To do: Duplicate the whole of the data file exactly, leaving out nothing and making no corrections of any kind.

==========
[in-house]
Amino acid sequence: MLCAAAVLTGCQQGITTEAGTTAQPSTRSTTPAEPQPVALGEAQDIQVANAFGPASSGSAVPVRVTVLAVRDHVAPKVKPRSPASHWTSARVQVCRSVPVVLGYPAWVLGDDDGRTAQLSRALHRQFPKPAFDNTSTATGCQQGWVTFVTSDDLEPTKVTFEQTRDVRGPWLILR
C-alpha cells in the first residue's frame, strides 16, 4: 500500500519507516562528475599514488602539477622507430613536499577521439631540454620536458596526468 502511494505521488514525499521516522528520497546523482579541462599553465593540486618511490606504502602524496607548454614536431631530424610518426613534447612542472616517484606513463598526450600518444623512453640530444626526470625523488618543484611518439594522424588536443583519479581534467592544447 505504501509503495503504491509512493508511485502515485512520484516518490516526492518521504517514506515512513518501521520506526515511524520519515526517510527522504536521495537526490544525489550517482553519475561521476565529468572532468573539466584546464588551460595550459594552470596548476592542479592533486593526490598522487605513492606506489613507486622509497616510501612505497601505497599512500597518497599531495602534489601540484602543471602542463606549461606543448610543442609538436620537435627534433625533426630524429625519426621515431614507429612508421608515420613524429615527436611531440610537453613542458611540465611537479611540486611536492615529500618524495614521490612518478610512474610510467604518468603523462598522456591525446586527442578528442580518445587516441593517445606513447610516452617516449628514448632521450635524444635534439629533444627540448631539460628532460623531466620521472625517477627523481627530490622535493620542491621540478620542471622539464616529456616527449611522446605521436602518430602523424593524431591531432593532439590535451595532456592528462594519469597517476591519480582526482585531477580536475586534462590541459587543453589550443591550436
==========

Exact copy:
[in-house]
Amino acid sequence: MLCAAAVLTGCQQGITTEAGTTAQPSTRSTTPAEPQPVALGEAQDIQVANAFGPASSGSAVPVRVTVLAVRDHVAPKVKPRSPASHWTSARVQVCRSVPVVLGYPAWVLGDDDGRTAQLSRALHRQFPKPAFDNTSTATGCQQGWVTFVTSDDLEPTKVTFEQTRDVRGPWLILR
C-alpha cells in the first residue's frame, strides 16, 4: 500500500519507516562528475599514488602539477622507430613536499577521439631540454620536458596526468 502511494505521488514525499521516522528520497546523482579541462599553465593540486618511490606504502602524496607548454614536431631530424610518426613534447612542472616517484606513463598526450600518444623512453640530444626526470625523488618543484611518439594522424588536443583519479581534467592544447 505504501509503495503504491509512493508511485502515485512520484516518490516526492518521504517514506515512513518501521520506526515511524520519515526517510527522504536521495537526490544525489550517482553519475561521476565529468572532468573539466584546464588551460595550459594552470596548476592542479592533486593526490598522487605513492606506489613507486622509497616510501612505497601505497599512500597518497599531495602534489601540484602543471602542463606549461606543448610543442609538436620537435627534433625533426630524429625519426621515431614507429612508421608515420613524429615527436611531440610537453613542458611540465611537479611540486611536492615529500618524495614521490612518478610512474610510467604518468603523462598522456591525446586527442578528442580518445587516441593517445606513447610516452617516449628514448632521450635524444635534439629533444627540448631539460628532460623531466620521472625517477627523481627530490622535493620542491621540478620542471622539464616529456616527449611522446605521436602518430602523424593524431591531432593532439590535451595532456592528462594519469597517476591519480582526482585531477580536475586534462590541459587543453589550443591550436